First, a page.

The European Commission (EC) has awarded a grant to Latima to commercialise its cancer virotherapy medicine in the European Union (EU) markets.
The commercialisation grant has been awarded by Latima within a framework of Horizon 2020 programme, ‘Dedicated support to the biotechnology SMEs closing the gap from lab to market’.
Cancer virotherapy is a treatment of cancer that uses a virus to find and destroy malignant cells in the patient’s body.
Also known as oncolytic virotherapy, this type of cancer treatment is evidence-based and recognised as safe and effective therapy to treat cancer patients.
Being the biggest EU Research and Innovation programme, the Horizon 2020 receives approximately €80bn of funding over seven years, from 2014 to 2020.
The Horizon 2020 programme takes new discoveries from the laboratory to the market, is administered by the European Commission in Brussels and can be used by participants from across the EU.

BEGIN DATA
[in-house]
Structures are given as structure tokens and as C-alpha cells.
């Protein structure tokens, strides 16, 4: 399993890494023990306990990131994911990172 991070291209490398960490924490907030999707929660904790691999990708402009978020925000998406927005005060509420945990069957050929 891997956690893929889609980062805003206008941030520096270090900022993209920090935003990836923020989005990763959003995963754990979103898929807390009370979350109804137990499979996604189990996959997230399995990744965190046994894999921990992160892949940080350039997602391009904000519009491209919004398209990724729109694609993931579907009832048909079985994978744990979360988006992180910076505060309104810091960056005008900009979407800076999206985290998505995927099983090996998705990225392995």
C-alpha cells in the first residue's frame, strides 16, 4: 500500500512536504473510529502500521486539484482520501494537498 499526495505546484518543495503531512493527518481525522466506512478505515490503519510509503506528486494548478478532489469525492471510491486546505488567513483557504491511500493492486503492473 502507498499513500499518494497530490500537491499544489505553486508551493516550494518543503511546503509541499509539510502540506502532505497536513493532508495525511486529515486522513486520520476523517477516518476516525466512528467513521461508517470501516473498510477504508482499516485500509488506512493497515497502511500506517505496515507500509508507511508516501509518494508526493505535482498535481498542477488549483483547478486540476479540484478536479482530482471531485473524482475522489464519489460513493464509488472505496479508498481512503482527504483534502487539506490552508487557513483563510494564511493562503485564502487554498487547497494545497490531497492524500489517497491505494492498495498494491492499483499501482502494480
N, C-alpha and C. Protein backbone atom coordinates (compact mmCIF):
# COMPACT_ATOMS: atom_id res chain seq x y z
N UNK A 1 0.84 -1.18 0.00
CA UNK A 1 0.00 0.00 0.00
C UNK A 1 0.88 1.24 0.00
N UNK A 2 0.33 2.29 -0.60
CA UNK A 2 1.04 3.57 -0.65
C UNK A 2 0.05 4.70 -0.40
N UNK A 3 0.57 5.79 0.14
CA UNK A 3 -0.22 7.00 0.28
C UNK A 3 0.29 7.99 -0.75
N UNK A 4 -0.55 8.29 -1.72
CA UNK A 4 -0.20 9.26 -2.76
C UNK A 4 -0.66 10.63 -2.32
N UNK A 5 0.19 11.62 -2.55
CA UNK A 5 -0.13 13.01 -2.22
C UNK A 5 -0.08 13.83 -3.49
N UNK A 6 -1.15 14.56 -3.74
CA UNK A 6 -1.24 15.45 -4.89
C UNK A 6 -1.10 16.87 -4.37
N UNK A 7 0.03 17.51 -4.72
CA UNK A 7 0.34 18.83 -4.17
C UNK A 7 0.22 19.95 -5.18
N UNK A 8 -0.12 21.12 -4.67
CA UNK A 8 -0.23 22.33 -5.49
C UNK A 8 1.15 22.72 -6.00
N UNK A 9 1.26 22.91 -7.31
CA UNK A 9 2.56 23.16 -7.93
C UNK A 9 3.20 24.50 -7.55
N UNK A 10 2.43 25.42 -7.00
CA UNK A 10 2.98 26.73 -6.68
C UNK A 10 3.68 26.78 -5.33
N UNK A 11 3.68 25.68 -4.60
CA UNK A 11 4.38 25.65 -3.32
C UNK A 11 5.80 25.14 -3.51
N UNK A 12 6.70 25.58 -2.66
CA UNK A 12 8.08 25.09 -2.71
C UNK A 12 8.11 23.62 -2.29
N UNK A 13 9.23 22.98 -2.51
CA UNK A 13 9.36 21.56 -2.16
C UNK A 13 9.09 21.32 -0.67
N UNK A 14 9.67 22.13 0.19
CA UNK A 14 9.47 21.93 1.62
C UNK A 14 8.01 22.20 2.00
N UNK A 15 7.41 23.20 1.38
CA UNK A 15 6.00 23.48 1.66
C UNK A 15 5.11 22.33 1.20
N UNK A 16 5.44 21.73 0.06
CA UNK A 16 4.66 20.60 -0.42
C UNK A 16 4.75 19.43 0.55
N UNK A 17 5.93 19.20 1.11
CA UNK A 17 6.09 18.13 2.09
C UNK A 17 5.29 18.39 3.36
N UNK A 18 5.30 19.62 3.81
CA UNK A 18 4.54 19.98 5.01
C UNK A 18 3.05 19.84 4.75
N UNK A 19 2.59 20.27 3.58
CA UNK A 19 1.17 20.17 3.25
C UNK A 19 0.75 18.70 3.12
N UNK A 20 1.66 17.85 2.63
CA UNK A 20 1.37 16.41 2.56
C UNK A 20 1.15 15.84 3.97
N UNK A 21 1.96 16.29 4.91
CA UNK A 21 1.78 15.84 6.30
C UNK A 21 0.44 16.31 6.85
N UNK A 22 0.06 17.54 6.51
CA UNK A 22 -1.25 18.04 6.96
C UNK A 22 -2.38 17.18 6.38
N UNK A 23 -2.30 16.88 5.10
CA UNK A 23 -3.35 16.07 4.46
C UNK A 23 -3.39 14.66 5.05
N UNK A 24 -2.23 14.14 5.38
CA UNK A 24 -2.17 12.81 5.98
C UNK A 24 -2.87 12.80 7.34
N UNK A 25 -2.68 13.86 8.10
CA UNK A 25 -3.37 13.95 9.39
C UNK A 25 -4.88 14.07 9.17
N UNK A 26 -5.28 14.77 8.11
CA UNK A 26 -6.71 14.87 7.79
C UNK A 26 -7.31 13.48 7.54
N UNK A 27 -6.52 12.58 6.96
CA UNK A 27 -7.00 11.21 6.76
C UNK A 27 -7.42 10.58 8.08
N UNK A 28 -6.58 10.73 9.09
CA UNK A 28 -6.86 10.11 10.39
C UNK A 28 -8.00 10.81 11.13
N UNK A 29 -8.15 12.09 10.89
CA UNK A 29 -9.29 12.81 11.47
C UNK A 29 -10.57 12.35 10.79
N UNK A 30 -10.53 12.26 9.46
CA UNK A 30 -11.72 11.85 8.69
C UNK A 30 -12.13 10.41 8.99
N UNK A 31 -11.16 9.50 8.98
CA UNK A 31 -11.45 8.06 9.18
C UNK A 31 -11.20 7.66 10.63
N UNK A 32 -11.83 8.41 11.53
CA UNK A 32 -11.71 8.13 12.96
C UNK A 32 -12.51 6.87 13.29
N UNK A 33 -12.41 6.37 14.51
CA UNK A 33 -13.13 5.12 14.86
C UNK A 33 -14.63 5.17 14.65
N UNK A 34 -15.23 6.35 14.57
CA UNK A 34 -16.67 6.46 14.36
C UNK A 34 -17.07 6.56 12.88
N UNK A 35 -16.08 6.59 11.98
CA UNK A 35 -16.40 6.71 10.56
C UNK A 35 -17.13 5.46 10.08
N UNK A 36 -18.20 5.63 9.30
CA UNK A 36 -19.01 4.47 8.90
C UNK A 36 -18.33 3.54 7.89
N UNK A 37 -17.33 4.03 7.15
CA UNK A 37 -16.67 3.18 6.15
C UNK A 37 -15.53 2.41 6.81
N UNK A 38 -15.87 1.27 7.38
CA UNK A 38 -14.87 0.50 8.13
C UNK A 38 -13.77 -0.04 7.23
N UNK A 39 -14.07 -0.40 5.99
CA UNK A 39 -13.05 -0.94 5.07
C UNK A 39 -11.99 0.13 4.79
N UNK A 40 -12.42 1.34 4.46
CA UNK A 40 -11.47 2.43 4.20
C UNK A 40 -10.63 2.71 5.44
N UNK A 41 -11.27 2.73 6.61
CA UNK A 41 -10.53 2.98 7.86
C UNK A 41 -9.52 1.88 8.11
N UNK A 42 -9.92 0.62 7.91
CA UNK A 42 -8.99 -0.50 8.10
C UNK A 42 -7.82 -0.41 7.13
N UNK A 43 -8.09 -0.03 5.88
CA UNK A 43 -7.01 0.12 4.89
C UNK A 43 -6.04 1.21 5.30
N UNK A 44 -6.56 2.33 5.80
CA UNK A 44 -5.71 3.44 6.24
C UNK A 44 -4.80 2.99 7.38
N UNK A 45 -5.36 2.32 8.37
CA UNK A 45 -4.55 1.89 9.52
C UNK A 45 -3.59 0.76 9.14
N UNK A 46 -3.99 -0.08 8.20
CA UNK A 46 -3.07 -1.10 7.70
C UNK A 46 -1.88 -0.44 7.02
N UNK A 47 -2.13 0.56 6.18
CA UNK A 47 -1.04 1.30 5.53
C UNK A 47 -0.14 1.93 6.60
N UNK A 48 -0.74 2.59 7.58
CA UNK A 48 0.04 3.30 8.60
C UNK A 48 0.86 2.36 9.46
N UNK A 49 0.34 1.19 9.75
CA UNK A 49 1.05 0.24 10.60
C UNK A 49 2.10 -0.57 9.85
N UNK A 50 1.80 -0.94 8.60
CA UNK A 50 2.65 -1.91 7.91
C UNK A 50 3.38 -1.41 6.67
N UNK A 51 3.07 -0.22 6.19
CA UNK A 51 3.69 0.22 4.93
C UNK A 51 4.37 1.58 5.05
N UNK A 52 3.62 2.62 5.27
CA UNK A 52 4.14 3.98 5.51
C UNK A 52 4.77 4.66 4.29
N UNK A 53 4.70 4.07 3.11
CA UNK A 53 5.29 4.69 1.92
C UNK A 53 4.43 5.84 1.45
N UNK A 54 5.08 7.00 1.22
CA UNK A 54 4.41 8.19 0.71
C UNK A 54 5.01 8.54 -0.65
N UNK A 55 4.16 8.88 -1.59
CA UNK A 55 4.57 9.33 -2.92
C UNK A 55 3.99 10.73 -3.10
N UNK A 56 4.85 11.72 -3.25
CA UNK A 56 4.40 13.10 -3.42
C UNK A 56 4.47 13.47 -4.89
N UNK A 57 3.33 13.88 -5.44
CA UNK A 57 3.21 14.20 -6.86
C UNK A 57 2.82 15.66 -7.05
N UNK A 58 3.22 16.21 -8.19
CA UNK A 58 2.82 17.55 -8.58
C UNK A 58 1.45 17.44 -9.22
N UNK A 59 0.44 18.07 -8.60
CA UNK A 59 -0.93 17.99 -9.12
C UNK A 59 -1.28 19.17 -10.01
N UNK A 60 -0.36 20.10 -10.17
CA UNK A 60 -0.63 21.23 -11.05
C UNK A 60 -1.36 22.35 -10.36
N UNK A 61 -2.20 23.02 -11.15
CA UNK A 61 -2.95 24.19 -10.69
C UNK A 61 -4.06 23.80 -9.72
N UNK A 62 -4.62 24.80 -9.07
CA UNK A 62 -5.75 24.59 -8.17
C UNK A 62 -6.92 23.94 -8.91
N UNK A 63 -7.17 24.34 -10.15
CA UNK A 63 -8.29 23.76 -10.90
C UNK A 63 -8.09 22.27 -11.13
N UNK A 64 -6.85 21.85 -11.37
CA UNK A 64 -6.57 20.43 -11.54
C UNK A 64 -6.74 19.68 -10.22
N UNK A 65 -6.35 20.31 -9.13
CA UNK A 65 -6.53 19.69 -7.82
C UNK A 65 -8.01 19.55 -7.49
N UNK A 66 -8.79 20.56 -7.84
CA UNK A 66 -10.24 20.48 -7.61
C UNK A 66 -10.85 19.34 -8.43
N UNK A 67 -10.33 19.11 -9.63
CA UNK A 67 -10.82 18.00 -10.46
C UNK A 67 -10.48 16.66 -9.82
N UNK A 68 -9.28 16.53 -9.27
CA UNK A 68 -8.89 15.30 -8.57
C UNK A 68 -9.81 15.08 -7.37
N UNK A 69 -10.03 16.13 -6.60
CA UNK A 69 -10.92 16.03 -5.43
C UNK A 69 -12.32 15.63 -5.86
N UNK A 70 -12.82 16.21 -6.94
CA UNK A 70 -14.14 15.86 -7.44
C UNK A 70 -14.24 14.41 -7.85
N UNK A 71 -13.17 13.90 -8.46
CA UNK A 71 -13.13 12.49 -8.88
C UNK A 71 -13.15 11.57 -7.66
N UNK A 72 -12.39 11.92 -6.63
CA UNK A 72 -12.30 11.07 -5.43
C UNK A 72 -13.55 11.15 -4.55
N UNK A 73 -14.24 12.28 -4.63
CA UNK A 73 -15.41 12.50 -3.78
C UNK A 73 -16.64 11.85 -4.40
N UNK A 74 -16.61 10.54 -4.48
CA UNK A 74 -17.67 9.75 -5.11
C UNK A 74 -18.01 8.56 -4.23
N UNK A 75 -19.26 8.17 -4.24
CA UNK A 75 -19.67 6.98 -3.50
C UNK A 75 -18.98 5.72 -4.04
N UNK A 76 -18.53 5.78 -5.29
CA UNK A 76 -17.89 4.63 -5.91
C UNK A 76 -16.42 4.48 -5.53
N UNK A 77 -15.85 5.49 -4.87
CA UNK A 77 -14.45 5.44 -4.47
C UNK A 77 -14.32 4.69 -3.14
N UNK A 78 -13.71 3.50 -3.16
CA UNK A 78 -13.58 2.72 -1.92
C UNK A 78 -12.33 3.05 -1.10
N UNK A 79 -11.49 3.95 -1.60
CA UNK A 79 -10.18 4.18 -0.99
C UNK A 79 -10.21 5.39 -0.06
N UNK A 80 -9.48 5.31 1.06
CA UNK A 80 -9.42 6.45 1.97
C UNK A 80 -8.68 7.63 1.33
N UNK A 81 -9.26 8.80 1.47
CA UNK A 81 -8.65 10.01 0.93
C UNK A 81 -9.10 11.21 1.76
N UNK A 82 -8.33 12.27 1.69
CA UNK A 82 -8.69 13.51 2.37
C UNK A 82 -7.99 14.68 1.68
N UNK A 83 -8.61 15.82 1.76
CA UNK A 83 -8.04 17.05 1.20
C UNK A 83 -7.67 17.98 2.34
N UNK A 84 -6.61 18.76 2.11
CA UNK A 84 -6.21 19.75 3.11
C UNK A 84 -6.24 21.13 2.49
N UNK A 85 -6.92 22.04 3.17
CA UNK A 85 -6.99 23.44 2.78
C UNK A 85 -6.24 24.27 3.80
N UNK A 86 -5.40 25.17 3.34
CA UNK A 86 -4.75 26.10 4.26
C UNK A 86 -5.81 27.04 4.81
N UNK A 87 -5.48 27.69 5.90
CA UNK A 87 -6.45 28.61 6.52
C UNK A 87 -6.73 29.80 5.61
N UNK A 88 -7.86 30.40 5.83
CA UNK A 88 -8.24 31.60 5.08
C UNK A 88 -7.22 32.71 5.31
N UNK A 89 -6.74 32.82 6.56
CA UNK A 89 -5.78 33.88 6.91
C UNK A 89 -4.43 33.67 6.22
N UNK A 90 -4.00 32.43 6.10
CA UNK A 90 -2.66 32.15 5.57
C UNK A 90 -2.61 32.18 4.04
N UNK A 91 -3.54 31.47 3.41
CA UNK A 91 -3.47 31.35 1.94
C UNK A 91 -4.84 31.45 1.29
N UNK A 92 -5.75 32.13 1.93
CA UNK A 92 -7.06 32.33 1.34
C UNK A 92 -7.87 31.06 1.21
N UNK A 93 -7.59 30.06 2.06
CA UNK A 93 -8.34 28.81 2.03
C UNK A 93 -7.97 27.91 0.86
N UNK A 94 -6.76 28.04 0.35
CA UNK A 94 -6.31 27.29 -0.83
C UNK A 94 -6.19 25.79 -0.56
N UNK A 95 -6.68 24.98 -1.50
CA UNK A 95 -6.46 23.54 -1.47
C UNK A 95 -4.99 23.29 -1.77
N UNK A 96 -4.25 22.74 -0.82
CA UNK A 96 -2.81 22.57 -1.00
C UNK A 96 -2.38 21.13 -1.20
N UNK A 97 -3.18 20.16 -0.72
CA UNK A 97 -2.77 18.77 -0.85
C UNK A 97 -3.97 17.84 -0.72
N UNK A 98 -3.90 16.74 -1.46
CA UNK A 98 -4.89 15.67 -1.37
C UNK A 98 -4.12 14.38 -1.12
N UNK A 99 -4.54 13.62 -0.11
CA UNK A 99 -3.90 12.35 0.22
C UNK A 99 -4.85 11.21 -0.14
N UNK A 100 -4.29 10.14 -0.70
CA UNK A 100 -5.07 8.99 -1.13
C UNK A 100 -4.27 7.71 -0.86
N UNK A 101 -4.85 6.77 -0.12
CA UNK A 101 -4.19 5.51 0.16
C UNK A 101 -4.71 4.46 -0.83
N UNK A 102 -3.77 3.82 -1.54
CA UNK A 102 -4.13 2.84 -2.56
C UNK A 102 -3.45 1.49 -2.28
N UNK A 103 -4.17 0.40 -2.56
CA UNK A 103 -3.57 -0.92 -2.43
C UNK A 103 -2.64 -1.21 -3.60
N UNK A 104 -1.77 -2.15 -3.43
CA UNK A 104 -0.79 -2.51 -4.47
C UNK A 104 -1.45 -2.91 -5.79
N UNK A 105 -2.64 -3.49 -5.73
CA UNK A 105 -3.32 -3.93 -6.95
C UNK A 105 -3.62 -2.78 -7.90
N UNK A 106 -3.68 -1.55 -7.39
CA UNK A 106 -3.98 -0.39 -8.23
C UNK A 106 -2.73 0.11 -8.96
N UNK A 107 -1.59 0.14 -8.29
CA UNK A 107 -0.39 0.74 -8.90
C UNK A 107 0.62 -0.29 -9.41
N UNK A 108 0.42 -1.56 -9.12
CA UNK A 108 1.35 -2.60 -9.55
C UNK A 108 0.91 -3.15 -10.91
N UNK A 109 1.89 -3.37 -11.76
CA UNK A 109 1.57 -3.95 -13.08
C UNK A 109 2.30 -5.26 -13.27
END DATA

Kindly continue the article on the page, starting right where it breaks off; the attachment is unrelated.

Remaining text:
Latima is part of Rigvir that develops and promotes cancer virotherapy worldwide.
Rigvir finance director Karlis Urbans said: “There are millions of cancer patients around the world in need of this unique cancer medicine.
“At the moment Rigvir is approved in three countries so far, however other patients can get virotherapy with Rigvir via medical tourism.
“I hope that this grant will make cancer virotherapy more available for everyone who would benefit from it. Cancer patients deserve this safe, effective and humane cancer treatment.”
Latima is the producer of the world’s first approved cancer virotherapy medicine.
In 2004, the first cancer virotherapy medicine was approved for melanoma treatment by the State Agency of Medicines of Latvia, an EU member state.
Image: First oncolytic virotherapy. Photo: courtesy of PRNewsFoto / Latima.